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Thinking About Nuclear WeaponsPrinciples, Problems, Prospects$
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Michael Quinlan

Print publication date: 2009

Print ISBN-13: 9780199563944

Published to Oxford Scholarship Online: May 2009

DOI: 10.1093/acprof:oso/9780199563944.001.0001

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The Nuclear Revolution

The Nuclear Revolution

Chapter:
(p.5) 1 The Nuclear Revolution
Source:
Thinking About Nuclear Weapons
Author(s):

Michael Quinlan (Contributor Webpage)

Publisher:
Oxford University Press
DOI:10.1093/acprof:oso/9780199563944.003.0002

This chapter starts with the destruction of Hiroshima and Nagasaki by nuclear weapons in 1945, to terminate World War II. It considers what people at the time thought about the significance of this, and how they came to see that war-prevention had henceforth to be the cardinal rule. It discusses how strategists and planners had to transform their ideas radically—and sometimes with difficulty—to the reality that the new weapons created the reductio ad absurdum of all-out warfare. It suggests that scientific advance anyway made this inevitable sooner or later, by one route or another, as policies need to recognize. It considers what rational use nuclear weapons can have, and underscores that nuclear risk cannot be neatly sealed off but permeates all substantial armed conflict between major advanced powers.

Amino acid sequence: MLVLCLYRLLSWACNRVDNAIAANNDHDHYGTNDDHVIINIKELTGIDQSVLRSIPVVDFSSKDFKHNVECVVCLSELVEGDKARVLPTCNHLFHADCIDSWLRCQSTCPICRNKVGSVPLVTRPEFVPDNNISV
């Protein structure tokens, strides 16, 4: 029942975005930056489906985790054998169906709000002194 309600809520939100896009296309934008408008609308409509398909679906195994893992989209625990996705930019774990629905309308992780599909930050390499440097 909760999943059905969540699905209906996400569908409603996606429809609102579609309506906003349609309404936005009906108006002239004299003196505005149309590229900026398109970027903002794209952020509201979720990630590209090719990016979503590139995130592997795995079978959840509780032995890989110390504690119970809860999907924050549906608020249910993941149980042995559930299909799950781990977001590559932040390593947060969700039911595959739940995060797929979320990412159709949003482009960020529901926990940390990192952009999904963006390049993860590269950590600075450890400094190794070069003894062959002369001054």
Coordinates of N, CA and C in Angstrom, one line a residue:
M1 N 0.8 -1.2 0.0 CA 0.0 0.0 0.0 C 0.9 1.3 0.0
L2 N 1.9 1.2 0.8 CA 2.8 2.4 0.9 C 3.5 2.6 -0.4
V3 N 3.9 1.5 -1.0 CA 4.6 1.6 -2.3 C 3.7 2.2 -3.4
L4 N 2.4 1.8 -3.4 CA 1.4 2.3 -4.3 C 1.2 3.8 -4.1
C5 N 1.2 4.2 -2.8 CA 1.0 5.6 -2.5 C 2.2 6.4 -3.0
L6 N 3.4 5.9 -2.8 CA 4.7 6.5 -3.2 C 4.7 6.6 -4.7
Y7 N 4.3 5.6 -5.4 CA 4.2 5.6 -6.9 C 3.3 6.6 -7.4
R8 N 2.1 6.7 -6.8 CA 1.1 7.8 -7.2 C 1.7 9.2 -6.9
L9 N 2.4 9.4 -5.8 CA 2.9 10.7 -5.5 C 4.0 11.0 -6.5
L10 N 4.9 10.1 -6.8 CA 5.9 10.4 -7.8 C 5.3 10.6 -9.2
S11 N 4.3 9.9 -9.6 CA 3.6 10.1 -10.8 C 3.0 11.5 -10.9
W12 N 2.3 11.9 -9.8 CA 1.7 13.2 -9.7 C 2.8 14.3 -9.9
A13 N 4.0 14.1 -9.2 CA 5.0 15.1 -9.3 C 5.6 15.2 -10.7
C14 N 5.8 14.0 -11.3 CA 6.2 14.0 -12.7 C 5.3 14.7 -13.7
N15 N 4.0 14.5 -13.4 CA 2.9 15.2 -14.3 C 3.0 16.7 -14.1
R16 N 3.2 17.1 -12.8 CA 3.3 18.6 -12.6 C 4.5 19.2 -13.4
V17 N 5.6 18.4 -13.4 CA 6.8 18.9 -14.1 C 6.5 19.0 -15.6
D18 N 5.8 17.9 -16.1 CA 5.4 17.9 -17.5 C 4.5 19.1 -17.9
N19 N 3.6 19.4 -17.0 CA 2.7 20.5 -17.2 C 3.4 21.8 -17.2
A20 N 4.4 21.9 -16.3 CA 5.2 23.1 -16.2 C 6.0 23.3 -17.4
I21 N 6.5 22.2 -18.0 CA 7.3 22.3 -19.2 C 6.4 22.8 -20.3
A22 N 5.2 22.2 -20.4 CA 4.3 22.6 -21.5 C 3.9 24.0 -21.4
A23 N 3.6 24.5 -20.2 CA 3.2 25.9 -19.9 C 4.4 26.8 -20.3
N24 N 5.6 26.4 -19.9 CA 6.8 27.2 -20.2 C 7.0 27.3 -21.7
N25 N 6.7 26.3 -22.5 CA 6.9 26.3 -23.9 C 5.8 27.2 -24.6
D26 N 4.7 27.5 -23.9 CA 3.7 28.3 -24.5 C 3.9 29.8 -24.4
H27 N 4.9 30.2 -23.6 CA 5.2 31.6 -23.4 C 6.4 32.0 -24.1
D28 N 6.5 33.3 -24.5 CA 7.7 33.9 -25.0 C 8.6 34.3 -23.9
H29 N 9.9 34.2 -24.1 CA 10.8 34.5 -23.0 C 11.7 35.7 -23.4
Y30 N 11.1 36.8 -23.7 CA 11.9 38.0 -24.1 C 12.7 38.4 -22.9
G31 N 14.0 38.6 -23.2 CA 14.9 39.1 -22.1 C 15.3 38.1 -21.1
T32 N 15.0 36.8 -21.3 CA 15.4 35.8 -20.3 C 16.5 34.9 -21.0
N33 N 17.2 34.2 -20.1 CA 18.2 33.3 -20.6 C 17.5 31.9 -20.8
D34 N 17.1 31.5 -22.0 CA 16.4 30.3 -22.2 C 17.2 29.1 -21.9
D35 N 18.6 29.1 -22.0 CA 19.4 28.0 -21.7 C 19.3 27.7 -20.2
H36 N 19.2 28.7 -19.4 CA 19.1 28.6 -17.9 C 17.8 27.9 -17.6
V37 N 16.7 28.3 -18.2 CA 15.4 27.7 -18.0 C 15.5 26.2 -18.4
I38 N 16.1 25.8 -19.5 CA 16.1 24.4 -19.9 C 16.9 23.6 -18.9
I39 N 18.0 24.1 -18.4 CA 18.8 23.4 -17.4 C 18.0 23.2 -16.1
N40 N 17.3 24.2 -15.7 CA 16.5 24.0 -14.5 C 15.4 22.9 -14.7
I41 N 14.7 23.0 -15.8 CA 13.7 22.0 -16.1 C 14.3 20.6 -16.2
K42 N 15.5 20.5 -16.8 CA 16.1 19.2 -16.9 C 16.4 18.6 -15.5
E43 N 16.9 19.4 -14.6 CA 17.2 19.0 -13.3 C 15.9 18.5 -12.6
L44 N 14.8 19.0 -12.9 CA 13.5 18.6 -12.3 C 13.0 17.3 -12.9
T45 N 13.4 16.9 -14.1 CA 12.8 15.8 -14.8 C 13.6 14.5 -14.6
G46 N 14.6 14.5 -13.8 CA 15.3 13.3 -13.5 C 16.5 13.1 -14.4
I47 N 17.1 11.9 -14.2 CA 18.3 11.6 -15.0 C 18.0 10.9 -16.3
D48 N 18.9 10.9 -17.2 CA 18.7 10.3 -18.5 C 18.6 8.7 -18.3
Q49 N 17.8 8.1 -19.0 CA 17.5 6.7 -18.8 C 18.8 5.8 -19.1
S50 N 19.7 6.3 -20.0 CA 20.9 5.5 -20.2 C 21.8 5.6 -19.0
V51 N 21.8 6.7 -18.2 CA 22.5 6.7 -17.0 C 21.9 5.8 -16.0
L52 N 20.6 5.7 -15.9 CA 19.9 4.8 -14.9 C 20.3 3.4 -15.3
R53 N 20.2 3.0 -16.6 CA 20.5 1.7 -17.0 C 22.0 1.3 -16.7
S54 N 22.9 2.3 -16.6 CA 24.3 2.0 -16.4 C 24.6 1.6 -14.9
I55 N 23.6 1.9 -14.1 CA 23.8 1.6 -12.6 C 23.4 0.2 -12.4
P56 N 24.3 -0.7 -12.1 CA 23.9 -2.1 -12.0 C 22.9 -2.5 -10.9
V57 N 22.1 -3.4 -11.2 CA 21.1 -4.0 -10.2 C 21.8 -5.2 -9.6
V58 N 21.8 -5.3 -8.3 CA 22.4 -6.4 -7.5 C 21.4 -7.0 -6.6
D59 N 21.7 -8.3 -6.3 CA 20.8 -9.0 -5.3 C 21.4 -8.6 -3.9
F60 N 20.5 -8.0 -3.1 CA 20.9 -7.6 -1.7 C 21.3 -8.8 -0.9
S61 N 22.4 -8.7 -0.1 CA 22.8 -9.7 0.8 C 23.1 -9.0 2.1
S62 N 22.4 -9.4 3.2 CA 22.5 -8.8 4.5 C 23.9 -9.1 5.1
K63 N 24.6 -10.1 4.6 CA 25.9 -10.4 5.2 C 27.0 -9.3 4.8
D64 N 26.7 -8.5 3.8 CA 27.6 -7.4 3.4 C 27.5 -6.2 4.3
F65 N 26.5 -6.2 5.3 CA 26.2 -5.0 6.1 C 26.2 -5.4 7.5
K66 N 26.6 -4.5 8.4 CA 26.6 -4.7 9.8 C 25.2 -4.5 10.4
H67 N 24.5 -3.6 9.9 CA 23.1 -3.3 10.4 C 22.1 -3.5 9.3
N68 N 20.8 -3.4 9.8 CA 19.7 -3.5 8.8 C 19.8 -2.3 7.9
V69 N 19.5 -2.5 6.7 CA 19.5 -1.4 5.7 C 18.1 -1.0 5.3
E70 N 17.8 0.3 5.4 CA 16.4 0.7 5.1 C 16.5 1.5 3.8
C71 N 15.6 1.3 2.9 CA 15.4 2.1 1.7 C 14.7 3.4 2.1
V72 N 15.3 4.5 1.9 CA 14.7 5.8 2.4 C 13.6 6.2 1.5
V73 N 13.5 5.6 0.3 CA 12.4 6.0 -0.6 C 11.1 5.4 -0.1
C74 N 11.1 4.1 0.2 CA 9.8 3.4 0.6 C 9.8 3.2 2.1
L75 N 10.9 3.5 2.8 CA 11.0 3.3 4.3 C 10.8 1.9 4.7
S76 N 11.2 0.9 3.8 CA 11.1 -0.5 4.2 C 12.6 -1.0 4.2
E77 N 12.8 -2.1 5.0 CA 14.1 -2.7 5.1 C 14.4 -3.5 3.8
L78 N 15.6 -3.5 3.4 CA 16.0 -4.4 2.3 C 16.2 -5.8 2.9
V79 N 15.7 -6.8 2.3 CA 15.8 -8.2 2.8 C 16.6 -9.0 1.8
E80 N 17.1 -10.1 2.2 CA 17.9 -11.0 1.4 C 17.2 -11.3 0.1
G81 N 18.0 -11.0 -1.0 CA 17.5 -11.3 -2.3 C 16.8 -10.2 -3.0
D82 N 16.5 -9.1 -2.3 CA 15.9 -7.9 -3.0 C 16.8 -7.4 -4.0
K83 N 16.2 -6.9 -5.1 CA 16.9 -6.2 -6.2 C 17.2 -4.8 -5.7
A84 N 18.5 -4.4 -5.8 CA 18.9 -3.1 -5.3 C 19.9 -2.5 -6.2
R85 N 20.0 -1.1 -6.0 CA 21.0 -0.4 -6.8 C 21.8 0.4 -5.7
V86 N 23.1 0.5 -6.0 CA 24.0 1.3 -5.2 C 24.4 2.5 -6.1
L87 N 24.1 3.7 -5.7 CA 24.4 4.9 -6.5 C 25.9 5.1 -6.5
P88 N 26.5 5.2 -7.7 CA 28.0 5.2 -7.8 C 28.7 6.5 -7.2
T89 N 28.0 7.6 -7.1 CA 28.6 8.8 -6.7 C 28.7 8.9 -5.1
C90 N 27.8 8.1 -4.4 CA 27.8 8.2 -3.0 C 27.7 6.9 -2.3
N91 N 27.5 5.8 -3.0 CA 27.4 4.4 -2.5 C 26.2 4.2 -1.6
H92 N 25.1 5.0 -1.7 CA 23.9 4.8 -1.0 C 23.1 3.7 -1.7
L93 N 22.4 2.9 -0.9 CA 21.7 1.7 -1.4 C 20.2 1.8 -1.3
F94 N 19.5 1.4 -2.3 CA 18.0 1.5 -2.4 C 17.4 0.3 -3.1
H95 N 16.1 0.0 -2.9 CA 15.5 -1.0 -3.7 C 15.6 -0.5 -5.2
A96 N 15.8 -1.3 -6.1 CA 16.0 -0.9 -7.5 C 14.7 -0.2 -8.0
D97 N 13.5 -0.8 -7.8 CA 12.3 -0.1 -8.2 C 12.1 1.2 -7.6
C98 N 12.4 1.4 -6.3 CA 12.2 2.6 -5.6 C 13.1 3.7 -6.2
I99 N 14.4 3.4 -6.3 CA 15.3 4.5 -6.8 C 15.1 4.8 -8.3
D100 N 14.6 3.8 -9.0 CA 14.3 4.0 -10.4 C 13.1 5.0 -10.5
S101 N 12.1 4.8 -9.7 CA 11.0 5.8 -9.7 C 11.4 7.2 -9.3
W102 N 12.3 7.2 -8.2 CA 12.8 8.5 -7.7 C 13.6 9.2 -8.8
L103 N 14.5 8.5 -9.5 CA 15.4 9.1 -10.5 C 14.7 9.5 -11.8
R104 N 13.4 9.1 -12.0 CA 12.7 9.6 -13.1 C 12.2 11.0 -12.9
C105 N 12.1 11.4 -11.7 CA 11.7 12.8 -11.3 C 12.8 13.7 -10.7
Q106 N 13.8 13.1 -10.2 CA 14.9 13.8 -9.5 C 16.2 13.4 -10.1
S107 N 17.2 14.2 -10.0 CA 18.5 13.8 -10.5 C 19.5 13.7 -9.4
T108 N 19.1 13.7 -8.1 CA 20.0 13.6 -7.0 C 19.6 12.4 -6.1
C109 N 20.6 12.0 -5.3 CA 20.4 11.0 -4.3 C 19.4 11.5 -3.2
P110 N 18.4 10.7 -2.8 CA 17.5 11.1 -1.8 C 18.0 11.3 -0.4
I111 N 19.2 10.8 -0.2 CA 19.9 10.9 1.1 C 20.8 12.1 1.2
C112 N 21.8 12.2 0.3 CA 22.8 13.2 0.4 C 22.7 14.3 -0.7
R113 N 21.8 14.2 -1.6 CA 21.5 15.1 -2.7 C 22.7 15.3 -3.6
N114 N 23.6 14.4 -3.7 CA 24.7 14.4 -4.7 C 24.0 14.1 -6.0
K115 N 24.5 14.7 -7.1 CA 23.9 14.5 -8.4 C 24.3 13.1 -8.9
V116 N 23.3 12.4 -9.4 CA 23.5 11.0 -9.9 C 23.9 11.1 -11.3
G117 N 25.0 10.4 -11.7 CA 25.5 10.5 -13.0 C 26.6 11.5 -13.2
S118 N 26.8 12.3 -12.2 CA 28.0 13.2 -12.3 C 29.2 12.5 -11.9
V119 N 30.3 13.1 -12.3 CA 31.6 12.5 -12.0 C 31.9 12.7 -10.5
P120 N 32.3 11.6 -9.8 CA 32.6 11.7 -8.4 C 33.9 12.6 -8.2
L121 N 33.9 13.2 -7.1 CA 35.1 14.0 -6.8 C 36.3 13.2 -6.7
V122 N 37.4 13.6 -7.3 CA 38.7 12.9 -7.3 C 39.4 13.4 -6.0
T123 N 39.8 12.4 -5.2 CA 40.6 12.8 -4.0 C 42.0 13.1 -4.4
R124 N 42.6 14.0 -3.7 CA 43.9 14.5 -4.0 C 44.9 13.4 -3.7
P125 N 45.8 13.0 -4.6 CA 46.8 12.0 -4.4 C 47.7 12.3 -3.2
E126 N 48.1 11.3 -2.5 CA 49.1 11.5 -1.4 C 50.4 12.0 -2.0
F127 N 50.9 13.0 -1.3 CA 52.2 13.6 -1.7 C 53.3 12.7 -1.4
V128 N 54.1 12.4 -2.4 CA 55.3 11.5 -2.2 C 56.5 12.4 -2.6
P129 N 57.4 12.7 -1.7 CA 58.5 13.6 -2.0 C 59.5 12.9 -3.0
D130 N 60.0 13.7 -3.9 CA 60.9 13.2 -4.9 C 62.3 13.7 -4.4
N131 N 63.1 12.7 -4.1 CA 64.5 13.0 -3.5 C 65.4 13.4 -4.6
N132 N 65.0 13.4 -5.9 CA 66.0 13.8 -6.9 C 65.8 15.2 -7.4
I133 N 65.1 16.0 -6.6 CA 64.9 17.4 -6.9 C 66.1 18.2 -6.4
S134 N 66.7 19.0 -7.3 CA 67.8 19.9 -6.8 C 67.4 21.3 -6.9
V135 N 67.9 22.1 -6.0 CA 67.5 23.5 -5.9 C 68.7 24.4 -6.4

Keywords:   Hiroshima, nuclear revolution, nuclear risk, rational use, reductio ad absurdum, scientific advance, war-prevention

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